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Chaordic Stepping Stones

R&D, Design & Innovation


The Chaordic Stepping Stones are a framework of sequential steps to generate new ways of doing and ideas as a group. This resource entails descriptions of the eight steps and suggested questions to ask in each step. It outlines a framework for facilitating a conversation but does not include the method or structure for that conversation.

The Chaordic Path is the path that walks between chaos and order. When we don’t know where we are going, or what the future needs for us, we can bring a little bit of form to our work by working with clear steps. These steps are intended to create generative structures, structures that allow us to create together, without stifling creativity and the emergence of new ideas and new ways of doing things. 

There are clear strategic steps we take when walking the Chaordic Path. These steps allow us to create steps rooted in real need that are sustainable for the community they serve and the people working within them. These steps can be used both as a planning tool and to help understand what you are discovering about an organization, community or initiative.

In designing an initiative like this, we use these stepping stones in order. Think of them nested one within the other. You cannot build the next one until the previous one is in place.

Participatory processes, whether single meetings or long term strategic

interventions, require a solid invitation in order for people to show up and contribute. Because participatory processes are still a relatively unorthodox way of meeting and tackling strategic issues, invitations need to be participatory too, and they must unfold over time, inviting people specifically and in a way that engages them long before the meeting begins. The saying “The conversation begins long before the meeting starts” should guide the way you plan an invitation. It is both content and process. The first four stepping stones are most useful in beginning the invitation process.

The Stepping Stones: each of these stepping stones is activated by asking key questions. As we design our work together we will select from these questions (or design others) to help us explore each stone as we lay it in place.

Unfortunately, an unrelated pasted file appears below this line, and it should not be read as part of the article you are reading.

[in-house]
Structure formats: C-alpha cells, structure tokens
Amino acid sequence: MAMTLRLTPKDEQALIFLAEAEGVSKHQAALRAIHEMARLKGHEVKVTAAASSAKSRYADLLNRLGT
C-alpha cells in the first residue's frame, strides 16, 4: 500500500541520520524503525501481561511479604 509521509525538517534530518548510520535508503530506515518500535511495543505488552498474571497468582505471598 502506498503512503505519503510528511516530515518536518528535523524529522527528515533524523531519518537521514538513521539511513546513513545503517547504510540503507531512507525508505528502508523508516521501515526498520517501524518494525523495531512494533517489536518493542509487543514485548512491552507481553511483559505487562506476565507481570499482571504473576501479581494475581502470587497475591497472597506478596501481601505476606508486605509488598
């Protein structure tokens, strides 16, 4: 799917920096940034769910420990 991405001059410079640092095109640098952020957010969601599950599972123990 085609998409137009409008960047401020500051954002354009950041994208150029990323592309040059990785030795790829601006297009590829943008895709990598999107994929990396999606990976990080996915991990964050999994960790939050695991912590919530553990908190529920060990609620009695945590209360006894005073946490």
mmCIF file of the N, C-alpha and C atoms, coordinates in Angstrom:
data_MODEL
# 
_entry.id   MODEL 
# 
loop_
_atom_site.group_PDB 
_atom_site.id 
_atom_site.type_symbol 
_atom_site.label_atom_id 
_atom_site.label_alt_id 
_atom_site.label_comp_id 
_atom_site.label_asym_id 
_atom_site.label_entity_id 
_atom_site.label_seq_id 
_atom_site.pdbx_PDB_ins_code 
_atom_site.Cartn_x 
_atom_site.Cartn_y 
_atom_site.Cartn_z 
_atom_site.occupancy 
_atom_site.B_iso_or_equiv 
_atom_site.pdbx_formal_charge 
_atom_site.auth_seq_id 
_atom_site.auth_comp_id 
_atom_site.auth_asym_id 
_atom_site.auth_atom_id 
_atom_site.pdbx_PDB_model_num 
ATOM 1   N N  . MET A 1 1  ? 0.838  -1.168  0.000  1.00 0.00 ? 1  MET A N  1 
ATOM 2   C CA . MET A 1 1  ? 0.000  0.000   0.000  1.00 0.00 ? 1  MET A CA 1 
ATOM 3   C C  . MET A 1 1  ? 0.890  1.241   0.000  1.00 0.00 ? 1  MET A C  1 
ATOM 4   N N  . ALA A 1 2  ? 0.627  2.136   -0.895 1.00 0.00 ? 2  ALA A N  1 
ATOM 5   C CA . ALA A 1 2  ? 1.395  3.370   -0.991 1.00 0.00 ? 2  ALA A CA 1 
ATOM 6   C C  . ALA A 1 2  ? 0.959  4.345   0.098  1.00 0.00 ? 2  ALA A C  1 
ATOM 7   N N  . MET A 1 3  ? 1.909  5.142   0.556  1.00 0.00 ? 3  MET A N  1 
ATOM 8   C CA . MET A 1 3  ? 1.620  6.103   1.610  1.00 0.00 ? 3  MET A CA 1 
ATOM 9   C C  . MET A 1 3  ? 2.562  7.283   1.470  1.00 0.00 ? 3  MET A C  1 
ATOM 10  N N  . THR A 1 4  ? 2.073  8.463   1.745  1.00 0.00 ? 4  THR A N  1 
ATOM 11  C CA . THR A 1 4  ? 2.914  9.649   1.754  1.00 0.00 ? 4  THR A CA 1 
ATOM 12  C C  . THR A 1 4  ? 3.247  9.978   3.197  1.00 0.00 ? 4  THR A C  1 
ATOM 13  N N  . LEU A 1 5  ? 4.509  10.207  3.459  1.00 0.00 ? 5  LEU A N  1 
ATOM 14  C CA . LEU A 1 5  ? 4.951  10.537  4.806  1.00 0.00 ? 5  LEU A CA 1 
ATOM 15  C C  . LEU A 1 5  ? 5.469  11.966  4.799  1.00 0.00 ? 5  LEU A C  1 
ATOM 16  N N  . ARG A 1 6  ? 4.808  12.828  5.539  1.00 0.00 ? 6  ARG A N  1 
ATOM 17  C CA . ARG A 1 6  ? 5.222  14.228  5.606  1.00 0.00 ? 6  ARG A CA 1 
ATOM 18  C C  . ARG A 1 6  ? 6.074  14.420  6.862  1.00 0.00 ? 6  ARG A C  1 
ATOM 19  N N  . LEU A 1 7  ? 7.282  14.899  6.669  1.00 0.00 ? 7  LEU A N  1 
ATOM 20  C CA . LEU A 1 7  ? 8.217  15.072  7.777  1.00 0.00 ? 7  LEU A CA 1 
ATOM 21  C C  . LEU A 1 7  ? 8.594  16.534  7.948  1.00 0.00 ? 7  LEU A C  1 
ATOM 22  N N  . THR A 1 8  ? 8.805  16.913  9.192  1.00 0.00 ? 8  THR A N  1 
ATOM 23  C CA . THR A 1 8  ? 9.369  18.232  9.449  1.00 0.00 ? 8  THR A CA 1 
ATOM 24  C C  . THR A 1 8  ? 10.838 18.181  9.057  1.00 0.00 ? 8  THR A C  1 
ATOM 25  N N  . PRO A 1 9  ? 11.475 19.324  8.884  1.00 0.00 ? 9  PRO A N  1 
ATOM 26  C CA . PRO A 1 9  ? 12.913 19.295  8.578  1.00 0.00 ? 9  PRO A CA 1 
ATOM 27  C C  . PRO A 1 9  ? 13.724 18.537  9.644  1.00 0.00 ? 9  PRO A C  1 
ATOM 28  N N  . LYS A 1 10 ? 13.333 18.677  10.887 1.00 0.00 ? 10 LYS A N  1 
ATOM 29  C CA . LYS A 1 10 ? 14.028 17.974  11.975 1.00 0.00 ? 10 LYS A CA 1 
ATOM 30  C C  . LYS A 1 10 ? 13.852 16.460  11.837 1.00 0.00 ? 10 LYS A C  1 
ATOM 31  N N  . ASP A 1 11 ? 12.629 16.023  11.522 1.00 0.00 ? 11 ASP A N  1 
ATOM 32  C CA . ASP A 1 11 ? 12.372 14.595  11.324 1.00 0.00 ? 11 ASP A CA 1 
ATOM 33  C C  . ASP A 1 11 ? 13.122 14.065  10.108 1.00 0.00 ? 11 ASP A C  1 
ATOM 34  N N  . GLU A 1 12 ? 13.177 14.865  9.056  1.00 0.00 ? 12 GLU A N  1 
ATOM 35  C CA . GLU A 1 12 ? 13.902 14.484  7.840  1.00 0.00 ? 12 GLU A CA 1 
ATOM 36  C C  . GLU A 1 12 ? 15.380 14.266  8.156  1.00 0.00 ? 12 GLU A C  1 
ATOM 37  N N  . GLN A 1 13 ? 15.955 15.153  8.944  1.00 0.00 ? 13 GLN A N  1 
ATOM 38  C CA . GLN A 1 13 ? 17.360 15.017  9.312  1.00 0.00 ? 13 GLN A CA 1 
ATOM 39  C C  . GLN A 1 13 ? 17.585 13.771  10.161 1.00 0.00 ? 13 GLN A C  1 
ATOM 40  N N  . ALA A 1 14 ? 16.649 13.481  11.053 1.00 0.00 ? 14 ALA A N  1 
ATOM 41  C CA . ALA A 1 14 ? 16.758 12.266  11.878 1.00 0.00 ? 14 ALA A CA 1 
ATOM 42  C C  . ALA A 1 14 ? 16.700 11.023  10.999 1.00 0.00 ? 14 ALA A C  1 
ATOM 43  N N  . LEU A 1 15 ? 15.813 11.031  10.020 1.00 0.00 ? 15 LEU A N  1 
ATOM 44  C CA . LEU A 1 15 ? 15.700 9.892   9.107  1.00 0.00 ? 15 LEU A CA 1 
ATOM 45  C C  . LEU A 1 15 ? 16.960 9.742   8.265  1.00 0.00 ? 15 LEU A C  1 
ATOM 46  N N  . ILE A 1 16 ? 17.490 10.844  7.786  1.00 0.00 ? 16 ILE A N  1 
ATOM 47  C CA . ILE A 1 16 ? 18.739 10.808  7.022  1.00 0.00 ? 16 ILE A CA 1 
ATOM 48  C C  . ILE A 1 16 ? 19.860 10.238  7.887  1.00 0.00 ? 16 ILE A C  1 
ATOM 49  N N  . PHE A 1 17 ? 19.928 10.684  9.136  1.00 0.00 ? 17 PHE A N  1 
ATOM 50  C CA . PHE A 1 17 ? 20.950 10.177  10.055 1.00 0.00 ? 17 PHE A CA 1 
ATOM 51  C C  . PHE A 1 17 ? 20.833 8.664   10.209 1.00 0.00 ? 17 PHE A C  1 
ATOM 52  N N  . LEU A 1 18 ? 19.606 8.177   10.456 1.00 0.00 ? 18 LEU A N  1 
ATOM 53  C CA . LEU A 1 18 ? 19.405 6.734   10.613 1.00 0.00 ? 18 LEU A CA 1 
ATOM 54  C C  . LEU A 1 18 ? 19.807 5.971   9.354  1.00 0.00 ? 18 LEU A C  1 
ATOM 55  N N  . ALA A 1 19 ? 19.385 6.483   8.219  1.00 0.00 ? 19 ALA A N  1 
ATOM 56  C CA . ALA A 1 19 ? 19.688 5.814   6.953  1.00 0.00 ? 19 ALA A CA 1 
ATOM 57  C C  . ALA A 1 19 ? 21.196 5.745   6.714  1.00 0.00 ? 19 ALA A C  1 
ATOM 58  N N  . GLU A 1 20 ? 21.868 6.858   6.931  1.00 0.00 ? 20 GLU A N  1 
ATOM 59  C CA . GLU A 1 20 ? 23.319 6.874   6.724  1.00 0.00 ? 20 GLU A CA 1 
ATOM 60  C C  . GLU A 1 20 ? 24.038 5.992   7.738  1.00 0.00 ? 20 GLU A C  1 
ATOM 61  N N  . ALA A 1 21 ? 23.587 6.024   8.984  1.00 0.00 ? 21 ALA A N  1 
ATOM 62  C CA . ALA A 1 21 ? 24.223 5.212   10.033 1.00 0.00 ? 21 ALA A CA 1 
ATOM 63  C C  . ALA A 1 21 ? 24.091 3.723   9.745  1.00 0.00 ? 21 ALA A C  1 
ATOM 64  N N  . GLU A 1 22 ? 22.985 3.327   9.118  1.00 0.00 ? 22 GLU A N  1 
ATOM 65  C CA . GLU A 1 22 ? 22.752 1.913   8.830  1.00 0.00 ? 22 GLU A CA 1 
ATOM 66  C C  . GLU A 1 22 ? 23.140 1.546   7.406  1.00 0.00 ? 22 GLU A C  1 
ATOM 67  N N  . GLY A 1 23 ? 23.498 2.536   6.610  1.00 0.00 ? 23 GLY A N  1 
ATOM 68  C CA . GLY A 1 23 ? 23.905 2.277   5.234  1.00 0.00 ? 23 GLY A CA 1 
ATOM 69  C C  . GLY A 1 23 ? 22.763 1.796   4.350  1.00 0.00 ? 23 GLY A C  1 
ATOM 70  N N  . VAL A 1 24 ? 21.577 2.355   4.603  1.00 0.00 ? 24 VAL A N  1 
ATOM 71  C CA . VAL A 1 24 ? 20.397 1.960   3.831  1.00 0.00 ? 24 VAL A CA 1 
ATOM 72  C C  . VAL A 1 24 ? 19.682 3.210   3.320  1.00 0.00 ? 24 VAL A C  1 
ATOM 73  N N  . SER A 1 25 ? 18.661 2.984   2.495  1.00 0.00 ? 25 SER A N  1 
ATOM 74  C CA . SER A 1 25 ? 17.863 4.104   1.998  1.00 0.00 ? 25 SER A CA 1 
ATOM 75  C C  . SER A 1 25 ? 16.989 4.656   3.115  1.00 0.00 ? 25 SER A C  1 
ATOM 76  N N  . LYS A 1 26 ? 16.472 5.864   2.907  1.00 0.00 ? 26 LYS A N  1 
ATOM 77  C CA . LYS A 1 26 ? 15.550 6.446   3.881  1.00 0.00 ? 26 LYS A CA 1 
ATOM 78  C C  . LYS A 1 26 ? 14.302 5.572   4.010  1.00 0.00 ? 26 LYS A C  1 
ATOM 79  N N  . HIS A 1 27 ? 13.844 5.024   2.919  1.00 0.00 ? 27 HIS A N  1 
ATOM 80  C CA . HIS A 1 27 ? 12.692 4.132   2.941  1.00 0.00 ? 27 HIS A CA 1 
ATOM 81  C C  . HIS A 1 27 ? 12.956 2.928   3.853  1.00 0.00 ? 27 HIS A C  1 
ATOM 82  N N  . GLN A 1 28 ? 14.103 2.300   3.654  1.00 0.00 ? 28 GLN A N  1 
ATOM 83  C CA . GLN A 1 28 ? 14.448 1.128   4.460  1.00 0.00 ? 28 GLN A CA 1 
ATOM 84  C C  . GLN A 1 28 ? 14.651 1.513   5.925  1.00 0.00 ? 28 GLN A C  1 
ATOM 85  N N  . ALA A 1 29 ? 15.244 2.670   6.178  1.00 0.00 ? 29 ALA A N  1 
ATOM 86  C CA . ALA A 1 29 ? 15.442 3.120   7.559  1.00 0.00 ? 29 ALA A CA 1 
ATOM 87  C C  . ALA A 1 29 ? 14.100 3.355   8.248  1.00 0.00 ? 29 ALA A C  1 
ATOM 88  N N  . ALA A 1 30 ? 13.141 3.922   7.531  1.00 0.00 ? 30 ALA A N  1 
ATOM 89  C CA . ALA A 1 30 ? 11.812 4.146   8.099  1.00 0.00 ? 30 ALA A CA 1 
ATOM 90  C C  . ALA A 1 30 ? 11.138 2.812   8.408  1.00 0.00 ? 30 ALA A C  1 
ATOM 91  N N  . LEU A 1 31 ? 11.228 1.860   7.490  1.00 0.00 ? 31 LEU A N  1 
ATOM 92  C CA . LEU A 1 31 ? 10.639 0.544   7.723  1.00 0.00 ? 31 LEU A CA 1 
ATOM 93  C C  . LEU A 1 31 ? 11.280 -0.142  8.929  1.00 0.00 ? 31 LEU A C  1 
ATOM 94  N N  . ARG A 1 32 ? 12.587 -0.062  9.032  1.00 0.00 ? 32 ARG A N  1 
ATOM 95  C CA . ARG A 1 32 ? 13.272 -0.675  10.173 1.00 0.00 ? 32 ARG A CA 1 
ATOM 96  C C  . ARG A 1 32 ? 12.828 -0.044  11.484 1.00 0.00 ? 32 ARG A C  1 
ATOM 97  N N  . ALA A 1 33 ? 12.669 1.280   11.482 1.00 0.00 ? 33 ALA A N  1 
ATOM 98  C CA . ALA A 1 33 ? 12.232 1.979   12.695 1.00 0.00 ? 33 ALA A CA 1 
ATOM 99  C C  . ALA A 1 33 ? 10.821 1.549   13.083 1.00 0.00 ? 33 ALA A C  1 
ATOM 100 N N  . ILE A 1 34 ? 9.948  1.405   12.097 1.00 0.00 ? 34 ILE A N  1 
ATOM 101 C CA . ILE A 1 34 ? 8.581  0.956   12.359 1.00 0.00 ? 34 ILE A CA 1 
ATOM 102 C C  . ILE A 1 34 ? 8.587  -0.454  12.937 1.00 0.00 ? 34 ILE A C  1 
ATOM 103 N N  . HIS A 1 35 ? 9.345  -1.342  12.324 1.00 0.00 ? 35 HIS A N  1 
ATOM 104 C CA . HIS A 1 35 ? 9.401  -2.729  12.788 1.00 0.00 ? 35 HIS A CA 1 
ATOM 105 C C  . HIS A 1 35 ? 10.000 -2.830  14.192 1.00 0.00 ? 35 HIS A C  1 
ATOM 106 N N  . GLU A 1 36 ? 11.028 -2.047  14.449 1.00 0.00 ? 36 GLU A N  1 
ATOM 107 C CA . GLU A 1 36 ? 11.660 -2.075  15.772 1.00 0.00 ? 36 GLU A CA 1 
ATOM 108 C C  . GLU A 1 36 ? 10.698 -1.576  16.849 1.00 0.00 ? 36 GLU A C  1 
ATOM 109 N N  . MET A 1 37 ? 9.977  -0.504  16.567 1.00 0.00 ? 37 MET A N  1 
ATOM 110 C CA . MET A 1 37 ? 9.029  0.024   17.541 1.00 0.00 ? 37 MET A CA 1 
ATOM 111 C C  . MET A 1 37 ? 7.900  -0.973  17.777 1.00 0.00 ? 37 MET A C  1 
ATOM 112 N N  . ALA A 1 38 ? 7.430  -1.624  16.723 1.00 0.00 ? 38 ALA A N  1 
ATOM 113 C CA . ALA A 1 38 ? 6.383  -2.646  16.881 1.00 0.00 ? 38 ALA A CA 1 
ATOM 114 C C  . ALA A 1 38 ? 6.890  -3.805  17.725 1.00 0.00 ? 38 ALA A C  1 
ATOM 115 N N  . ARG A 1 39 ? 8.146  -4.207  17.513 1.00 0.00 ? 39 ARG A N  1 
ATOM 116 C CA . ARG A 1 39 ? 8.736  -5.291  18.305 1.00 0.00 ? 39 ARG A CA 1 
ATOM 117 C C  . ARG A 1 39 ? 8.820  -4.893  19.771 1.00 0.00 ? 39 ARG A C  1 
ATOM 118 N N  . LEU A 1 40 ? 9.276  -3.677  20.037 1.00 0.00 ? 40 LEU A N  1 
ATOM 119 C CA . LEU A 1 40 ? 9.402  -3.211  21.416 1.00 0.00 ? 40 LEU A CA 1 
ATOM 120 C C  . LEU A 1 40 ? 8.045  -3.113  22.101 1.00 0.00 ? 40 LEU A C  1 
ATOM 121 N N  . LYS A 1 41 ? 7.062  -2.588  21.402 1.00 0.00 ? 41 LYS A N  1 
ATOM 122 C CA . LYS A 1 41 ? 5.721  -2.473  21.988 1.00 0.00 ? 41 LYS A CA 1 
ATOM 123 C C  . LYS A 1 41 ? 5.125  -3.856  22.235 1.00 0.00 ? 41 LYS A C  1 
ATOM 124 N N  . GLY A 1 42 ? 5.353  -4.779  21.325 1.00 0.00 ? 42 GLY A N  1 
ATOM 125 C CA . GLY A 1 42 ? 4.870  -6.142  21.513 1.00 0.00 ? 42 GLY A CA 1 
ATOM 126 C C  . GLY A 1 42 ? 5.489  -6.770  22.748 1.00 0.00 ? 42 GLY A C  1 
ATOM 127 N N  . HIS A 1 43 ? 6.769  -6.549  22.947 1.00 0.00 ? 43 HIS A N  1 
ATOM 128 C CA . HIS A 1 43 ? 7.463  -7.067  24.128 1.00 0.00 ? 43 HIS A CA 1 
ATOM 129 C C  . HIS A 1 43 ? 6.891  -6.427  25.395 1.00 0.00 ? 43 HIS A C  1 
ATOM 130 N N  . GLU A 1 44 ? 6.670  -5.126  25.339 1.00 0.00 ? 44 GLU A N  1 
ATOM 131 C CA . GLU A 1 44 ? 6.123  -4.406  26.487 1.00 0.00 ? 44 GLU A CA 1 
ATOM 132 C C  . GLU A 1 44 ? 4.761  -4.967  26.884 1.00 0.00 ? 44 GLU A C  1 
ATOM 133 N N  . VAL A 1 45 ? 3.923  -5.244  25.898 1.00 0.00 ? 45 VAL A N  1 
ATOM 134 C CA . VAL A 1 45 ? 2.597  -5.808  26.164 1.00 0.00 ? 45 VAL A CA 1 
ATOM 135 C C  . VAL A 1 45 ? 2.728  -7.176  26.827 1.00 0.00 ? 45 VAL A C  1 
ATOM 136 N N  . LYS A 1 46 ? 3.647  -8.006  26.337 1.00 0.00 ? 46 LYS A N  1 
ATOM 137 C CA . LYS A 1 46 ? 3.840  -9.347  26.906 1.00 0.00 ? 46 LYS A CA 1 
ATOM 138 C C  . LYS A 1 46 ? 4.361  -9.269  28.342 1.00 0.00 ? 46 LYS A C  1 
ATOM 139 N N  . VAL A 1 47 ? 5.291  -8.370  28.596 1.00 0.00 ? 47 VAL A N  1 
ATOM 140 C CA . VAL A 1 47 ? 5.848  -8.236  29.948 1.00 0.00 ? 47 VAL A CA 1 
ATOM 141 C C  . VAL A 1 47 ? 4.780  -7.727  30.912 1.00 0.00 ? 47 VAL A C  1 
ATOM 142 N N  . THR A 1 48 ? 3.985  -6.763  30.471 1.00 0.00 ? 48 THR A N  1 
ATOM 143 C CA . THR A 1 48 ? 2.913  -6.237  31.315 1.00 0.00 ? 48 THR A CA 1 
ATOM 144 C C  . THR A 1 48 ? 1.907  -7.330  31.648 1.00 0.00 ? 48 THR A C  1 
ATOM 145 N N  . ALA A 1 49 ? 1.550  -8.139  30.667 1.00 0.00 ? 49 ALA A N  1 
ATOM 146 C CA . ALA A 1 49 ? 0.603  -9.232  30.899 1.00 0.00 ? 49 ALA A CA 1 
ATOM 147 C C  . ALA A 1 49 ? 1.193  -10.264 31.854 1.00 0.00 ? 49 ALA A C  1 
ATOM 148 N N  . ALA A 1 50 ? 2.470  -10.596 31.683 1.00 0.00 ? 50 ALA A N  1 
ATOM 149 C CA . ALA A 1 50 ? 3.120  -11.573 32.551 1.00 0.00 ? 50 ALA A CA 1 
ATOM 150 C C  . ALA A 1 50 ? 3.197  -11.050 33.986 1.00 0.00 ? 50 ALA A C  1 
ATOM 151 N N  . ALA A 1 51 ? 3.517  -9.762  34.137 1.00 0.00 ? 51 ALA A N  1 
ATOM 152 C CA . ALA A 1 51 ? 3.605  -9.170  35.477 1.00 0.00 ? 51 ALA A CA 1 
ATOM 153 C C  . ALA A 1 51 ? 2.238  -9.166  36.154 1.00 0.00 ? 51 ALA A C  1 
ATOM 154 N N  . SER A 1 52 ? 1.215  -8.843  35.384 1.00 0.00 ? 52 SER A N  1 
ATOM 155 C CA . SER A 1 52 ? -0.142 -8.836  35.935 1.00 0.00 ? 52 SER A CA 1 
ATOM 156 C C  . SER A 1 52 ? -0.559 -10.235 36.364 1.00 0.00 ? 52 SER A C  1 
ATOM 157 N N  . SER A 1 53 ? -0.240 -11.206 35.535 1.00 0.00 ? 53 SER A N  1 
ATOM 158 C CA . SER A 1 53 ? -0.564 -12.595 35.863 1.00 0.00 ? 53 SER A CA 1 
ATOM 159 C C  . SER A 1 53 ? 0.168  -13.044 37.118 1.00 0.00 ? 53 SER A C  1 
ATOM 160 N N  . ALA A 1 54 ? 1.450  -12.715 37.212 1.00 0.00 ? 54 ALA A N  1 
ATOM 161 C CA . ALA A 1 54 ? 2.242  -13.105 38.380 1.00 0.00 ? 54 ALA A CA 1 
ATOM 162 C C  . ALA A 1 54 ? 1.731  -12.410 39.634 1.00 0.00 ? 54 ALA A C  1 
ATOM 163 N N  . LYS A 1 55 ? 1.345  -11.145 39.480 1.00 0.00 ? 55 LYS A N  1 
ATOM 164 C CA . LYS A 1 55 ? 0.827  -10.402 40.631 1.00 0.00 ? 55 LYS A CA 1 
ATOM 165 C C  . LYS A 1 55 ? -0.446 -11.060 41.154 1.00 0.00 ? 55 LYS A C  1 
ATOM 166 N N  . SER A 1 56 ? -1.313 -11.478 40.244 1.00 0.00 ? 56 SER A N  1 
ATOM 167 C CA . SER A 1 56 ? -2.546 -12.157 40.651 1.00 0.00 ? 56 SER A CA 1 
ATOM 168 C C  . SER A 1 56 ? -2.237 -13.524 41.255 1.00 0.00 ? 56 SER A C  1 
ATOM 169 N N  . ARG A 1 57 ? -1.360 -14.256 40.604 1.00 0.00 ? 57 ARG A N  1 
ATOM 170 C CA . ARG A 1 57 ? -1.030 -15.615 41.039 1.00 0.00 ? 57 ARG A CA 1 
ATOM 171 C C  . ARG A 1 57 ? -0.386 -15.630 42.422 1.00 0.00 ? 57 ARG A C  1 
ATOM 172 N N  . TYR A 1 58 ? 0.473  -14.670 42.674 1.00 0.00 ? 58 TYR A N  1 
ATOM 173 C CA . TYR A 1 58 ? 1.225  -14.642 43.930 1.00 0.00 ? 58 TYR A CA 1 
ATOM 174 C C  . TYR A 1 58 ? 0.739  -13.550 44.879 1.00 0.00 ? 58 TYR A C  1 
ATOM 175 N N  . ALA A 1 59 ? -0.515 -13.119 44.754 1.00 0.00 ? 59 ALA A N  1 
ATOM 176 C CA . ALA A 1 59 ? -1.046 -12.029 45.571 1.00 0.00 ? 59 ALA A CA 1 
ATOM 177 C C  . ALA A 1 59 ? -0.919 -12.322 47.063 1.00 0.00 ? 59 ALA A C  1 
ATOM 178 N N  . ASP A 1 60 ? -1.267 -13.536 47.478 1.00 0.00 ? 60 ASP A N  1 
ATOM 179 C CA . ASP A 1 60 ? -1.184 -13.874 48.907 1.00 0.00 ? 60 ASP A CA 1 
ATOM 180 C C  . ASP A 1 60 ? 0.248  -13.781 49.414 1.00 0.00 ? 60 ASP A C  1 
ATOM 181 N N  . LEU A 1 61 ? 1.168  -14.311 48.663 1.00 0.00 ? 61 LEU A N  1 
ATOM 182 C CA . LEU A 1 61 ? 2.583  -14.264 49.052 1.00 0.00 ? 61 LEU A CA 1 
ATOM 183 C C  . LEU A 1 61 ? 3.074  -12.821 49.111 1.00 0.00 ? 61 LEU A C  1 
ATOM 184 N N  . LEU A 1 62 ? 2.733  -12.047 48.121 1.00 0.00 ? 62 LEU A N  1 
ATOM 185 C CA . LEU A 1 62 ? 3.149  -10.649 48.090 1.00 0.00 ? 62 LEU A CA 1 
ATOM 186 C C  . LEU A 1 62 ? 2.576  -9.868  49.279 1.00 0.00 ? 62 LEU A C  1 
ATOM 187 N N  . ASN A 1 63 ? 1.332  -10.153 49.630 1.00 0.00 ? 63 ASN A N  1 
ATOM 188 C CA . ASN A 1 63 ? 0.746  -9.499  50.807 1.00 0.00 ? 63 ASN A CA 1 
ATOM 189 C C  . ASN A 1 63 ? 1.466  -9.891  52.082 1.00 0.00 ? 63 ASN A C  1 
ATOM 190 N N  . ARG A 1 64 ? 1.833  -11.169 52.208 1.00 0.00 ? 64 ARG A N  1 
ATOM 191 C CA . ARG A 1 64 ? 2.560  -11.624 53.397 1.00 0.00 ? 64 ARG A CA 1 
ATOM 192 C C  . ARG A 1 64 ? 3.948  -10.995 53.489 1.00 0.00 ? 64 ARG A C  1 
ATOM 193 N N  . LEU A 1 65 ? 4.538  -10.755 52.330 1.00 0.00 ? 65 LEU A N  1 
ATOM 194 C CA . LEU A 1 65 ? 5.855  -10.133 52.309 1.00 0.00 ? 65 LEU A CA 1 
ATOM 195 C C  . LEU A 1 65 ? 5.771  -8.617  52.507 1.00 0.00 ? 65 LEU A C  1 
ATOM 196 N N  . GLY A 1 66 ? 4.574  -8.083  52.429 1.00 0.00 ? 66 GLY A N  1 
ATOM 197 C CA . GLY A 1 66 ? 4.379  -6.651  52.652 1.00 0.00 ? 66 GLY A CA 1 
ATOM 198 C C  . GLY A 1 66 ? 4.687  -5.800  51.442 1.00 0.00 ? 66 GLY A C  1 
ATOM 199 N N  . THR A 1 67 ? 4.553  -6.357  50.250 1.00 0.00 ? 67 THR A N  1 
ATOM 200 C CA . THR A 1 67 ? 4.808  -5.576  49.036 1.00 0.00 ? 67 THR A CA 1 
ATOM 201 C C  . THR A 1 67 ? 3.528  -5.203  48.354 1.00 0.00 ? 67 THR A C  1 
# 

The need is the compelling reason for doing anything. Sensing the need is the first step to designing a meeting, organizational structure or change initiative that is relevant. The need is outside of our work: it is the thing that is served by the work you are doing.  

  • What time is it in the world now?  
  • What time is it for our initiative now?  
  • What are the challenges and opportunities we are facing?  
  • What do I really need to be able to understand and work on in the world?  
  • What is the need that this project can uniquely meet?  
  • What does the world need this project to be?


From the need flows the purpose. Purpose statements are clear and compelling and guide us in doing our best possible work.  

  • If this work should live up to its fullest potential, what do you dream (or vision) is possible?  What is the purpose we can adopt that will best meet the need? 
  • What could this work do/create/inspire?  
  • What is the next level for our work? 
  • Where should we be heading? 
  • What is the simplest and most powerful question we could keep at the core of our work? 


Principles of cooperation help us to know how we will work together. It is very important that these principles be simple, co-owned and well understood. These are not principles that are platitudes or that lie on a page somewhere. They are crisp statements of how we agree to operate together so that over the long term we can sustain the relationships that make this work possible.  

  • What are the principles we want to enact for our learning networks?  
  • What is it important to remember about how we want to work with the participants in our initiative? 
  • What do we think is most important to remember as we design to meet the need and purpose? 
  • What unique ways of doing work and being together can we bring to this work?  
  • If our team should live up to its fullest potential – what do you dream (or vision) possible for this team?


Once the need and the purpose are in the place and we have agreed on our principles of cooperation, we can begin to identify the people that are involved in our work. Mapping the network helps us to see who is in this work for us and who will have an interest in what we are doing.  

  • Who is in the room?